Tuesday, May 22, 2012

Zip Files

Do you know what this is?


Time's up.

Who said pizza peel? Wrong. Cutting board? Nope. African lip plate? Biodegradable Frisbee? Avant garde sunhat? Uh uh.

It's the flywheel for one of these–a Pocket Wheel. It's propped up against four more of the same, still bubble-wrapped.

I didn't get any other bits of wheel, just five flywheels.

In a normal household, this would suggest a serious slip-up in the shipping department. At my house, however, "normal" is but an elusive butterfly. We accepted the delivery of five flywheels with great joy.

I've wanted a Pocket Wheel since my first test-drive at Madrona. As it happens, lots of people want Pocket Wheels, which is why the Pocket Wheel Waiting List is at present 67 people long (not including the folks already in various stages of production) and has its own Ravelry fan group.

The most prominent piece of the teeny-tiny apparatus is the flywheel. So round, so smooth, so perfectly blank.

It simply screams to be drawn upon, don't you think?

I thought so, so I asked Mr. Pocket Wheel*–Jon McCoy, the man who makes them–if I could do that. He said yes, and sent me five of them.
  • One is for practice.
  • One is for a Pocket Wheel for me.
  • Three are for other Pocket Wheels, to be owned by spinners as yet undetermined. That will be up to Mr. Pocket Wheel.
Heaven knows I do a great deal of drawing, but this is a novel challenge. The surface will be sometimes kinetic, sometimes static. I'm burning through pages in my sketchbook playing with ideas that will take that into account.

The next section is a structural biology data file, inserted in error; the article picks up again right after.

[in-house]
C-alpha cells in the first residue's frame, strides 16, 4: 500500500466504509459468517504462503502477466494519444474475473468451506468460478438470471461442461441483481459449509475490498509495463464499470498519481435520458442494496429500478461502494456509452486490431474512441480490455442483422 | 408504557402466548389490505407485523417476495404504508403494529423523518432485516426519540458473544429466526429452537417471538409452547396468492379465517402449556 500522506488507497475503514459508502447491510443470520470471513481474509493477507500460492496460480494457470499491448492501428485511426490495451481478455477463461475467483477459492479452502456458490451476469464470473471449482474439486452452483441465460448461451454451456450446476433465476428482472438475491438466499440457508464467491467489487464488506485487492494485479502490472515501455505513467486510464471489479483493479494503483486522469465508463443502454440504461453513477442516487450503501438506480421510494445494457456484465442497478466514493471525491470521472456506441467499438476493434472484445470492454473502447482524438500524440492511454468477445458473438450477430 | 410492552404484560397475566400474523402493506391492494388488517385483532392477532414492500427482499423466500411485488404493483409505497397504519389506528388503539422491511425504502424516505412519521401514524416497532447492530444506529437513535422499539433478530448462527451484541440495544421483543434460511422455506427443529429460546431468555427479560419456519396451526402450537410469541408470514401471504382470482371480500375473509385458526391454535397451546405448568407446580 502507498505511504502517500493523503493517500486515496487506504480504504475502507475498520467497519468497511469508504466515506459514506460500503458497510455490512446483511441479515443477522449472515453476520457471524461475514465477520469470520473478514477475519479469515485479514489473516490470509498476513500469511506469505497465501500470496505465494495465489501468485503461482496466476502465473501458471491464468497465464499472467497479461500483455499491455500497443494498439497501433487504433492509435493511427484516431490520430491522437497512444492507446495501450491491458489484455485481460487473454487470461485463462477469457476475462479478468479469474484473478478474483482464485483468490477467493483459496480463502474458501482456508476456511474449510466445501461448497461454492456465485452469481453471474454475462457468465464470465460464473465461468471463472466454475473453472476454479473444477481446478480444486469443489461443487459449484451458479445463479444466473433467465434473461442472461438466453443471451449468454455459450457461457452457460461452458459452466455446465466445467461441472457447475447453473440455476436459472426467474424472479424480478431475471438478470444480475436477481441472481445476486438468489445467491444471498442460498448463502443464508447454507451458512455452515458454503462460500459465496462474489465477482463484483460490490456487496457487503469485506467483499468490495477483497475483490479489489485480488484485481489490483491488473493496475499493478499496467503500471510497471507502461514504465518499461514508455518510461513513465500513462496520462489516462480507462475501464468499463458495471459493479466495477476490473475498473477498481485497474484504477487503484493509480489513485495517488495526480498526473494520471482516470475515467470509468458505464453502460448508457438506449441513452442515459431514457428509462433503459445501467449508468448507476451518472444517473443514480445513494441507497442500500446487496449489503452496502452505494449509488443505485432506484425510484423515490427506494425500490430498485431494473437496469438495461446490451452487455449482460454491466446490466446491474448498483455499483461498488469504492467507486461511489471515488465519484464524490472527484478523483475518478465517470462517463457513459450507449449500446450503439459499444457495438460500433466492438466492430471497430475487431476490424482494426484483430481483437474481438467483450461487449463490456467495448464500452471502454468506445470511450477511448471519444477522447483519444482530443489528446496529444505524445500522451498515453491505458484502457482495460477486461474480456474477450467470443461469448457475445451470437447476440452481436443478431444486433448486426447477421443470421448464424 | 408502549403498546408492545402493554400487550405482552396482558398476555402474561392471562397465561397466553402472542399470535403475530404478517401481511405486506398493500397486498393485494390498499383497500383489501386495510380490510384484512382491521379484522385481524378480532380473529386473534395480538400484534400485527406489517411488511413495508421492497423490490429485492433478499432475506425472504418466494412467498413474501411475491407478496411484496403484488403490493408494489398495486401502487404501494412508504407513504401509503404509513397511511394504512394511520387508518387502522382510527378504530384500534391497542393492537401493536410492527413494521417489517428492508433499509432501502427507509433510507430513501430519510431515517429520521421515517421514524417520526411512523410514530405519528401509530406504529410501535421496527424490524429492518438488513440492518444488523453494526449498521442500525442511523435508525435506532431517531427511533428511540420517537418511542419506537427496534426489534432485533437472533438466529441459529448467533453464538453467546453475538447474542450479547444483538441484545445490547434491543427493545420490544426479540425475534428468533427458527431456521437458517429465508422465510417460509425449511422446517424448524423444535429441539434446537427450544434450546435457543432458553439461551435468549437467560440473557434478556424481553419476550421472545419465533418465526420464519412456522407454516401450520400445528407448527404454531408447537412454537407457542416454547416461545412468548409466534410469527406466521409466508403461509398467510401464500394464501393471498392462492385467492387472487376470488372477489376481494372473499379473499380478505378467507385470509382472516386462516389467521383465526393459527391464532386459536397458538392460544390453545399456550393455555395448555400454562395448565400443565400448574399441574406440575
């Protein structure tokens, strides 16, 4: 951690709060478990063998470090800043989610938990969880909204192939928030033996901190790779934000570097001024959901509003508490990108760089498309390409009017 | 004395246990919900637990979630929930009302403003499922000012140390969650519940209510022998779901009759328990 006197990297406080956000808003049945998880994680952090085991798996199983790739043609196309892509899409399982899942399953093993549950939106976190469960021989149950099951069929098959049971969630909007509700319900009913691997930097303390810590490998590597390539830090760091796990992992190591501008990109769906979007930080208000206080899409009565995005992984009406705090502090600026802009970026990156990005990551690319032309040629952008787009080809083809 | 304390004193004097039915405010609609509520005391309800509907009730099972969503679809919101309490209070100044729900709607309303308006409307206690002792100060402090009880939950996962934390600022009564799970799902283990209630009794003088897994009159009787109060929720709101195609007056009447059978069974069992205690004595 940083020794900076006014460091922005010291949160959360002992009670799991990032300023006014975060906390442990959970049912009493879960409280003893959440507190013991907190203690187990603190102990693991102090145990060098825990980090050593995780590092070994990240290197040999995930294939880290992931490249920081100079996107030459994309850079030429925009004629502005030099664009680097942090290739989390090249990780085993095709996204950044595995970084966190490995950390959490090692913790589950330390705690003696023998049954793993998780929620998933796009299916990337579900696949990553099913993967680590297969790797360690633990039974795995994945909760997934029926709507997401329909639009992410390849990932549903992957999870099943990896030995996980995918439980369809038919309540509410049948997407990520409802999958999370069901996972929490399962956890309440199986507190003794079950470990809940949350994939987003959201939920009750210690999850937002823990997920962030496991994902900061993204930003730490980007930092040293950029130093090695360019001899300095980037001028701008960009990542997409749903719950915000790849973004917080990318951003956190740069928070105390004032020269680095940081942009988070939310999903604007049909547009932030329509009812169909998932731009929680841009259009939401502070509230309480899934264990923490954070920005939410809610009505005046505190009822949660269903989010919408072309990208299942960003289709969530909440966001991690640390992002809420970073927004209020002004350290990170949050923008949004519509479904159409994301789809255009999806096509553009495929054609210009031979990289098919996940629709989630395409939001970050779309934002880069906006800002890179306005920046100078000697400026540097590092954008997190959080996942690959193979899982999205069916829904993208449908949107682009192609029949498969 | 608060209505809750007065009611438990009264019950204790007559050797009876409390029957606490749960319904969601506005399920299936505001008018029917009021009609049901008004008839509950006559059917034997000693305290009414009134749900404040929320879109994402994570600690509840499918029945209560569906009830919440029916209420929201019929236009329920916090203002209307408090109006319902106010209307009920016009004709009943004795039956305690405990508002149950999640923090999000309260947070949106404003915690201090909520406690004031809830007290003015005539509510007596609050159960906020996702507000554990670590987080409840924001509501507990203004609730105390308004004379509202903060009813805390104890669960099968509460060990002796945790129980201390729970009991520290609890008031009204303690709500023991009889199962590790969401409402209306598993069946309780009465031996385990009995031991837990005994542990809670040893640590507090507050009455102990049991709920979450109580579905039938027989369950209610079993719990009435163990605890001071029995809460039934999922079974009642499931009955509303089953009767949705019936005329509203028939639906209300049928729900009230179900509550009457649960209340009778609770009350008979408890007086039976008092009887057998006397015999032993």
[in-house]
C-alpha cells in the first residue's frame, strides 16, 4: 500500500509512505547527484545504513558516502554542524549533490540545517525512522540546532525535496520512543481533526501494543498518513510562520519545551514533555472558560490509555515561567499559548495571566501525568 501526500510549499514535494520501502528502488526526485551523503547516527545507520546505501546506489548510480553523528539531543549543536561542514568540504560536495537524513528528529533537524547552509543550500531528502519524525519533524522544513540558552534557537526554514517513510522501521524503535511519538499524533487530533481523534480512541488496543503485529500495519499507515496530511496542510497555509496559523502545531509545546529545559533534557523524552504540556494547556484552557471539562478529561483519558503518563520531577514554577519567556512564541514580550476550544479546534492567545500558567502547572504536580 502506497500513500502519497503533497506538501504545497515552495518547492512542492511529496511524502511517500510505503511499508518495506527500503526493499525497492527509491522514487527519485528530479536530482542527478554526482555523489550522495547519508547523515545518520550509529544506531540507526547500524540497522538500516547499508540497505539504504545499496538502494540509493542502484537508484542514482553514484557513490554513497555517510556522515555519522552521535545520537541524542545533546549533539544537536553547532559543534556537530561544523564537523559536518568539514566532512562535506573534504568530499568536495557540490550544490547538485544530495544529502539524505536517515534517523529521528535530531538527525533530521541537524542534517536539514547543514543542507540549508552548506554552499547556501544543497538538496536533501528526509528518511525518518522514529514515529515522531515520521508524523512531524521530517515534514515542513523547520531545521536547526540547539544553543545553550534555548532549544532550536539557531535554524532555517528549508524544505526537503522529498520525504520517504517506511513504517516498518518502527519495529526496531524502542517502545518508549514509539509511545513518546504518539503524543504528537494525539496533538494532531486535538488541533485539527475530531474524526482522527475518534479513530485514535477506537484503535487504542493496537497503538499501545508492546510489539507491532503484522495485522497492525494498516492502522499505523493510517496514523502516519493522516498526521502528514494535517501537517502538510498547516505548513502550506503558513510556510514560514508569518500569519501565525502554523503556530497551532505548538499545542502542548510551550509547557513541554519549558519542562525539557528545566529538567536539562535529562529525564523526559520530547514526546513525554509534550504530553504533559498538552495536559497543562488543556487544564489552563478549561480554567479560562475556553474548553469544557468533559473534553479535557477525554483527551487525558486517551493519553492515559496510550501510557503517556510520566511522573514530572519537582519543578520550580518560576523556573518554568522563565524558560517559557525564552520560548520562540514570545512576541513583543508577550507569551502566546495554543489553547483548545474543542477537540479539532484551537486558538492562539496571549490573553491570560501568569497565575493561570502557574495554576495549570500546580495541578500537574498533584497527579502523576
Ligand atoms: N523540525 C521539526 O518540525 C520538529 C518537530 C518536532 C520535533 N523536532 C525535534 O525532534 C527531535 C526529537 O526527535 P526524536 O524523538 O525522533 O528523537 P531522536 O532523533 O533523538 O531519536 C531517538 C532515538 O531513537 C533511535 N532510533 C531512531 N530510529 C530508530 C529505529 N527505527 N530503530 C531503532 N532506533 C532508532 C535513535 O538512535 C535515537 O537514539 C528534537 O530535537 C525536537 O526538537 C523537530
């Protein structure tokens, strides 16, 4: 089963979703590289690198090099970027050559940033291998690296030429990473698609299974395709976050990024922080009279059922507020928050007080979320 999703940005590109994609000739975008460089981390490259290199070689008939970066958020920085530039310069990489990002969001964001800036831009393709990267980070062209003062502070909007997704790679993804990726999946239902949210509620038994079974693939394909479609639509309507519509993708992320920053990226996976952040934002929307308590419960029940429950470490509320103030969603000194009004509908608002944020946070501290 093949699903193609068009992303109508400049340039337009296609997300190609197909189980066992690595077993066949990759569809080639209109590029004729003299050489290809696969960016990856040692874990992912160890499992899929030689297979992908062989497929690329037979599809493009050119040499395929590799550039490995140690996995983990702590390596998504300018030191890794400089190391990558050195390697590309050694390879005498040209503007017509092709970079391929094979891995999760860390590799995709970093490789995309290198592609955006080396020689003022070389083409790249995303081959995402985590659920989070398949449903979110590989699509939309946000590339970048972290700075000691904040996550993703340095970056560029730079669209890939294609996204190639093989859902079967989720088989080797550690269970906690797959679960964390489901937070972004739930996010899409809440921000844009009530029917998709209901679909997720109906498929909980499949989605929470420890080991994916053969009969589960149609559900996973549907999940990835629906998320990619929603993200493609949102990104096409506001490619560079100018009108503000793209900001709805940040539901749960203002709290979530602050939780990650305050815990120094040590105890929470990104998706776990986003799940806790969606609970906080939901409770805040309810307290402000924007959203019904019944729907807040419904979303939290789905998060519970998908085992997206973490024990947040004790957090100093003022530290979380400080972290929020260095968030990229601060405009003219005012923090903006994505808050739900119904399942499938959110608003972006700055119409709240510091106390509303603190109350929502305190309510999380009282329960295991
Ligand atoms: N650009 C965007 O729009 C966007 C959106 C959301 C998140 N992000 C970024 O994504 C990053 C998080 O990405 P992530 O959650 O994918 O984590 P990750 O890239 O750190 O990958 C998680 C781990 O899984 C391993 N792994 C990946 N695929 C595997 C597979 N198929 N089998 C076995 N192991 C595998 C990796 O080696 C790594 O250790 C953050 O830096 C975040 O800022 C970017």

Just in Time for Summer

On the day it hit 92 degrees Farenheit in my neighborhood, I finished my Icelandic sweater.

We're friends, so let's not play games. The thing had been lying around, mostly complete, for months. I knit it, I cut the steek for the front opening, I bought the zipper, and then I turned into a big bowl of cowardy custard. I, who make such symphonic noises about what a cakewalk eleven-stitch Estonian nupps are If Only You Believe, was afraid of sewing in a stupid zipper.

Sweaters can sense fear. This one took to sneaking around the apartment. I'd turn around and there it would be–balled up in the corner, grinning, ready to spring. I'd back slowly away, brandishing the yardstick.

At length, I grew disgusted with myself and decided it was time to end the game of cat-and-mouse. After luring the sweater into the workroom with the new issue of Evil Fibers Quarterly, I surrounded it with dressmaker's pins, armed myself with Deborah Newton's Finishing School: A Master Class for Knitters–and just #@$%* did it, already.

Nobody died. I also discovered, to my surprise, that a) putting a zipper in is not especially difficult and b) I liked doing it so much, and felt so omnipotent in the aftermath, that I'm going to work zippering into one of the new classes I'm planning.

Harry took a couple of snapshots. I've left out the third frame, in which I collapsed from the ninety-degree heat and wet myself, but you can probably find Dolores's video on YouTube.


The pattern, as I've noted before, is "Vetur" from Lopi No. 28.


All I changed was the yarn, the gauge, the direction (I worked top down), the colors, the collar, the cuff chart, the yoke chart, the shape (I tapered it from underarm to waist), the finished length, and the bind off (I used the incredible sewn method from Jean Wong's DVD). Other than that, it's exactly as written.

I've now made two whole sweaters for myself. Two! Let it snow, let it snow, let it snow. Not just now, but eventually.

* Yes, Mr. Pocket Wheel has a lovely Mrs. Pocket Wheel. In fiber circles she elicits the sort of envy that would usually be reserved for, say, Mrs. James Bond or Mrs. Doctor Who. So fantasize, as you will, about life with a man who builds incredible spinning wheels–but it must ever remain only a fantasy.